Leo, I have a Windows XP computer with a lot of downloaded programs. I want to install Windows 7 on the computer since Microsoft keeps changing its operating systems and forcing you to upgrade (unlike Apple). How do I do this simply? A friend of mine told me to just get a Windows 7 disk and load it but I question that since I’ve read so many sites, which explain all kinds of convoluted operations. I’m not a computer expert.
If I use your recommended backup program, Macrium Reflect, will it back up everything – files, data, and programs or do I have to go back and download the programs all over again? I’m about ready to buy an Apple Mac since no one seems to have that problem with them. So again, how do I go to Windows 7 from Windows XP?
Upgrading from Windows XP to 7 has two basic approaches: the way you want it to work, and the way that’s more reliable. I’ll get to that, but first I want to explain why I disagree with your comments about Apple.
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Apple is not immune
Not only has Apple not come close to supporting any version of their operating system for the 13 years that Microsoft has supported XP, but they’re also forcing an upgrade, much in the same manner as Windows XP, by dropping support of the Snow Leopard version of Mac OS.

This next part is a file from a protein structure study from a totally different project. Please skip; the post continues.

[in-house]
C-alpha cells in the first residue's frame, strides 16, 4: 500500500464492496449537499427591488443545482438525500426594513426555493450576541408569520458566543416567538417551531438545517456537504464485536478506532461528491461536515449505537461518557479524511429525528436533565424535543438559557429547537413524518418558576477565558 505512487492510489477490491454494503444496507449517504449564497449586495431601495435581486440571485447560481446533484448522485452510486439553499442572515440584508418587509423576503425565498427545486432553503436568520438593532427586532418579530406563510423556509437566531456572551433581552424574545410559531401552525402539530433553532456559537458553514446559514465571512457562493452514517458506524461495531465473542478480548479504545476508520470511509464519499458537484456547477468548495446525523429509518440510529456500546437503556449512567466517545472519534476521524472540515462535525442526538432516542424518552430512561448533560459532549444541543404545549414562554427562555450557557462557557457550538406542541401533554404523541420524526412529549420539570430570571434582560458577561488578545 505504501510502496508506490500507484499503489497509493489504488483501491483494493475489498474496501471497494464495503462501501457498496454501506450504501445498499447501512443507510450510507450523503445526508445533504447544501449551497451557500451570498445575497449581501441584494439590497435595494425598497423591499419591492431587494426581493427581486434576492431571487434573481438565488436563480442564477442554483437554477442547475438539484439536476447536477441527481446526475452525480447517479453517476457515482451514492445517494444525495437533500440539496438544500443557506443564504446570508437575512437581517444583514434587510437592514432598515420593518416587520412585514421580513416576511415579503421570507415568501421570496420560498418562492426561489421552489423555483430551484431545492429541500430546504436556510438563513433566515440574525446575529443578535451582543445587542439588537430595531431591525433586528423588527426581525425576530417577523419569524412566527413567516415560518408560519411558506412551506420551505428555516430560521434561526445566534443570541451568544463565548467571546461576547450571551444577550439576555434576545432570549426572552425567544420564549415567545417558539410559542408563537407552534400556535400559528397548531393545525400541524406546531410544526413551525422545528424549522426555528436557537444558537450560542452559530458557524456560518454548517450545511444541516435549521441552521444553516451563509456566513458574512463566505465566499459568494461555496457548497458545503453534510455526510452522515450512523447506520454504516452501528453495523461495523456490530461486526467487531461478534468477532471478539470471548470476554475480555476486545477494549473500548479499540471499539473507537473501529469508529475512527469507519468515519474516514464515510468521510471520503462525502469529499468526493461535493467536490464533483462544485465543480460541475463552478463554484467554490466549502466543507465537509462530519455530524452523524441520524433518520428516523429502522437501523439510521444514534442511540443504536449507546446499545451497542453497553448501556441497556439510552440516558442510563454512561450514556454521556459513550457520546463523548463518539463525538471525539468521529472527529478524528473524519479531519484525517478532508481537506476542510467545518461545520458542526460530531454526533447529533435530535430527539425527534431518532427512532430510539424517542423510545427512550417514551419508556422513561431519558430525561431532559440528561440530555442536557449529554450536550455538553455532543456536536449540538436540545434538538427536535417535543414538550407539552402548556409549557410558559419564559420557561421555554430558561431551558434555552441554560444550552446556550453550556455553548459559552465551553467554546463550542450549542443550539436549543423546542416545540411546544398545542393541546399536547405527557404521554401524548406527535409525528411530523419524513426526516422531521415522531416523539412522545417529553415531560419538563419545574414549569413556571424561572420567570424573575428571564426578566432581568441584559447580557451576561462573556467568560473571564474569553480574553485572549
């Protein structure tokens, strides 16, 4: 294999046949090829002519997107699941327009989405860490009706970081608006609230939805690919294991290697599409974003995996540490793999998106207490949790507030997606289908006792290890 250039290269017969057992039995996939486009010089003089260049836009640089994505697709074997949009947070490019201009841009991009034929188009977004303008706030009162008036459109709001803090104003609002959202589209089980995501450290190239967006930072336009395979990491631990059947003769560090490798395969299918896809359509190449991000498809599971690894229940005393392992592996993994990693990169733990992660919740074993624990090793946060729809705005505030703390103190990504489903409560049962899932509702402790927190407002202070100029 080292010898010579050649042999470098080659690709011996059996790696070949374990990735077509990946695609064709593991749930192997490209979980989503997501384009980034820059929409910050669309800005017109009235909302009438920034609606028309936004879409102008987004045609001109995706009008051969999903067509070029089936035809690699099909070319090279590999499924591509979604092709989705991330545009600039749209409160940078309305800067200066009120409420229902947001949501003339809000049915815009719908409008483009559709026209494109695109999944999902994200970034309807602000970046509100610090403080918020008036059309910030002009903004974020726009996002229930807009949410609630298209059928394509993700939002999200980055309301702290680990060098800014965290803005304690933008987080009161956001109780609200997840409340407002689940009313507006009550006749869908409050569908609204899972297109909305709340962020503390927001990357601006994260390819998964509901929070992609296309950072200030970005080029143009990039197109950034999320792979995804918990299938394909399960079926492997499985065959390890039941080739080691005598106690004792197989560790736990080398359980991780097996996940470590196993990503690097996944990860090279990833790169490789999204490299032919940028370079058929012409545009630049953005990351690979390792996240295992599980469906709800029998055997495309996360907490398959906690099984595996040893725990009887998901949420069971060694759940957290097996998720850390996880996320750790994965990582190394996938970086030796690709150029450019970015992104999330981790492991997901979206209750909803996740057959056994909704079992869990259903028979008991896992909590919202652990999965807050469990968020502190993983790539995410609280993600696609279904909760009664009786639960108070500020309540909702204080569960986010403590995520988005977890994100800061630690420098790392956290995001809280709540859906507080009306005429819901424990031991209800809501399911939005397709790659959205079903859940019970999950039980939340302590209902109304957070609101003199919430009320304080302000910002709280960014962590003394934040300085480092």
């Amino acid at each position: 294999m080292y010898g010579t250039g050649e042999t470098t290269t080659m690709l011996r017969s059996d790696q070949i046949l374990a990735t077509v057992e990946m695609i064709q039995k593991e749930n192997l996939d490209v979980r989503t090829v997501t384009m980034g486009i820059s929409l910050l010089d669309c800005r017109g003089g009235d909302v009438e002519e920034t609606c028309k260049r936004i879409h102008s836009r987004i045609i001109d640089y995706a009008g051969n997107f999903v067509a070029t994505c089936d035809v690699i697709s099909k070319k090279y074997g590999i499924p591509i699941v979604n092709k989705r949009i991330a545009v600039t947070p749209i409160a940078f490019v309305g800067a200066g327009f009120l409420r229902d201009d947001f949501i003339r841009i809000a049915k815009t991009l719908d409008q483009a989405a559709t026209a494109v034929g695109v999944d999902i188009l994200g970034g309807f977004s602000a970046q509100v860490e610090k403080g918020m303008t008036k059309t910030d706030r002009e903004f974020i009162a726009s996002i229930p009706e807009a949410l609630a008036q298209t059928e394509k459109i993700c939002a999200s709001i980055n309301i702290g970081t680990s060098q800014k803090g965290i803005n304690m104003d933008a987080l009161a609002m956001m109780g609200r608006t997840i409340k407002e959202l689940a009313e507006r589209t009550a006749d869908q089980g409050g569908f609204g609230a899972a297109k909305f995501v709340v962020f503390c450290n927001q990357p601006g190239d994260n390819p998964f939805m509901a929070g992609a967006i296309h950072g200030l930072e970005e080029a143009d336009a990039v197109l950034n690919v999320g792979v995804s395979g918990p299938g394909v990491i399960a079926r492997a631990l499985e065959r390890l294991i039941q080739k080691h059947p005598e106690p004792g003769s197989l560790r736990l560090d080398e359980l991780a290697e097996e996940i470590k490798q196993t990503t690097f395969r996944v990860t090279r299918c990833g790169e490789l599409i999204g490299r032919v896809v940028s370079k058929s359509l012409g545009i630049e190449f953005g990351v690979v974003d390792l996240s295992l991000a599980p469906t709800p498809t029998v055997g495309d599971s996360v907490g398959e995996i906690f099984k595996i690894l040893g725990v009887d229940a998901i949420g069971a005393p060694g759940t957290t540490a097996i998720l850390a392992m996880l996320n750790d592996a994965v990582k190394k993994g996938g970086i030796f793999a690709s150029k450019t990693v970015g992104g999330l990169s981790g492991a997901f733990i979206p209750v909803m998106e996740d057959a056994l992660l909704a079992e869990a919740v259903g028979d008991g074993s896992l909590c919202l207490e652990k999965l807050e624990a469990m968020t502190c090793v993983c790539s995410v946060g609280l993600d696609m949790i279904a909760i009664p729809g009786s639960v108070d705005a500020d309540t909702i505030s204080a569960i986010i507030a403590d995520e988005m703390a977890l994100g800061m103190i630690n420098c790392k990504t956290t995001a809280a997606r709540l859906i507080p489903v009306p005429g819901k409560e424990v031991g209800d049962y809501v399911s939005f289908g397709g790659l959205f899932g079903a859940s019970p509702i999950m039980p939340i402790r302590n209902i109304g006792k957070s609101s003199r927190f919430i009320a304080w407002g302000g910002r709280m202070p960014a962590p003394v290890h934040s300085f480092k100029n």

People with machines that can run only Snow Leopard are basically left out in the cold; they either have to upgrade their machines or just live with what they have. Just like XP users – except that Snow Leopard is something like only 5 years old. You don’t hear about as much because well, the market is smaller, and I think a big reason is that people just enjoy hating on Microsoft much more.
Windows 7 Upgrade
Now, I do believe that Windows 7 will let you upgrade a Windows XP installation. By that I mean you would insert the Windows 7 install media, run the setup program and allow it to upgrade the existing installation. In theory, that would preserve all of your applications and all of your data, and whatever else. In theory.
It’s possible that I’m wrong and this not an option, but regardless, it’s not an option that I recommend. An operating system version update is a big enough deal that I recommend a completely different approach.
- Back up your machine using something like Macrium.
- Install Windows 7 – this time having it perform a clean install (not an update). That means reformatting the hard disk and erasing everything on it.
- Then reinstall your applications.
- Then restore your data.
- Get on with your new Windows 7 life.
The Macrium backup will back up everything but not in the way you describe. You’ll be able to restore your data files from the backup, but you will not be able to just pick and choose the applications you want to restore. That’s not what a backup is for. The application installation is too tightly ingrained with everything else that’s on that machine.
You could, of course, restore the entire system (that is in fact, what a backup is for) but that would give you Windows XP back. You actually need to install your applications from scratch from their original downloads or from the installation media.